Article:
It has been said that “each person’s grief is as unique as their fingerprint” (David Kessler). In my experience, this is so true. In November 2004 my youngest daughter, Marguerite, died. My world was turned upside down. Her death was sudden, which made it even harder to believe, or accept. I believe when a child is born that, psychologically, the umbilical cord is never cut. A part of me went with her to the grave.
The first year was a complete blur. As a family, we tried to put our focus on the funeral and then the month’s mind, taking care to pick out photos for her memorial bookmark. Then her headstone had to be picked out. I will never forget when the concrete base of the headstone went on the soft earth, over her. It felt so cruel and so final. In the early days, I used to visit her every day and at times I wished I was with her. However, thanks to wonderful support of a therapist, I began to embrace life again. Alongside the therapy I had the incredible support of my family and friends; they helped me more than they will ever know.
After this, I made a decision to enrol in a counselling course and qualified in 2014. I decided to specialise in grief and loss. I finally understood the grief process and wanted to reach out to others and support them on their grief journeys.
How would I explain grief?
When a loved one dies we are bereaved. From there we mourn (what people see on the outside) e.g. crying, wearing dark clothes, etc. Grief is what happens to us (what goes on in the inside, what people cannot see).
The nature of our grief depends on the severity of our loss. “The worst loss is always your loss. Only you know your loss and the meaning.” (David Kessler). So even though you are mourning the same person, your grief experiences will vary as you each had your own individual relationship with the person who died.
There are various coping mechanisms when it comes to living with grief and loss. When it comes to processing our grief we will all find our own way. Below I share some suggestions, which you may like to try:
Having someone to talk to
Someone who is prepared to listen and give you a shoulder to lean on and not offer platitudes. Sometimes a regular chat and a cuppa after can really help.
Keeping a grief journal
I personally found this very helpful. As well as writing down all my feelings I would also write little notes to marguerite telling her how much I love and miss her. When we write it’s like we offload a ton of suppressed emotions on to the paper and it helps lighten the load we carry.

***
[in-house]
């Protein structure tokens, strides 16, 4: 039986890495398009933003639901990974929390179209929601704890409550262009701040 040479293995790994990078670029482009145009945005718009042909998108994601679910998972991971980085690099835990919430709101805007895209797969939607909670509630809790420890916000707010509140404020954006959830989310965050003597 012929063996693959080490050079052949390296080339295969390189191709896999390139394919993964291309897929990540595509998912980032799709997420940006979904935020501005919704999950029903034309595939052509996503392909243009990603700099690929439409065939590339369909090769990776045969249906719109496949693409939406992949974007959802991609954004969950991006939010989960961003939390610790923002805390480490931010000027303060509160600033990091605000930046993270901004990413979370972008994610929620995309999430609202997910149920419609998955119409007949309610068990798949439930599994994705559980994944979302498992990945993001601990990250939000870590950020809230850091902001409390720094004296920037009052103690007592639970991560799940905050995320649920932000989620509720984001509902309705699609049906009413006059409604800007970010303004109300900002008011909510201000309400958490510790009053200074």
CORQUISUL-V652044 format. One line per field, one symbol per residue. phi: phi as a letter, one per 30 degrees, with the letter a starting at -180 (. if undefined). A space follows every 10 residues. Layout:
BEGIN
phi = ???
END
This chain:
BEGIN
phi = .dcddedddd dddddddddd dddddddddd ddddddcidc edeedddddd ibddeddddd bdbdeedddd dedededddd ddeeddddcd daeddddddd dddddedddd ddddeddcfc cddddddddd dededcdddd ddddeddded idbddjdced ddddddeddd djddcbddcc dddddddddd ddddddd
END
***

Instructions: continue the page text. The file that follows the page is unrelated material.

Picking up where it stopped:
Planting a tree or shrub in their memory
There is a lovely cherry blossom growing in the grounds of Marguerite’s old school and I bring a spray of it out to her grave each year (I have permission to do this). It is a bitter sweet experience but brings comfort to know her memory lives on at scoil mhuire.
Getting out in nature
Nature can offer many benefits. It can be a very healing experience. Sometimes it is good to take time out and be on your own. Sometimes this is where the tears might decide to fall. Let them. Give yourself permission to grieve. Remember grief is the price we pay for love.
There are many helpful publications to be found in book shops and online. Reading can be a means of support and comfort. Understanding what is happening and knowing that life eventually becomes bearable again can help reduce the anxiety one sometimes experiences following the loss of a loved one.
Bereavement support groups are also invaluable when it comes to coping with loss. You can bring a friend if it’s too difficult to go alone. There’s usually a cup of tea on offer too (in normal times).
These are just suggestions. As time goes by and we work through our grief it gradually becomes less intense and we embrace life once more. A different kind of life, but we do learn to laugh and smile again and take an interest in all that is going on with the world.
The more we understand the grief process the more we heal and also it helps us to understand what others are going through and how to be of help to them.
Not a day goes by that I do not think of my precious girl.
We grieve because we have loved.
We need to grieve in order to heal.
Let grief be your friend.
– Claire Lyons Forde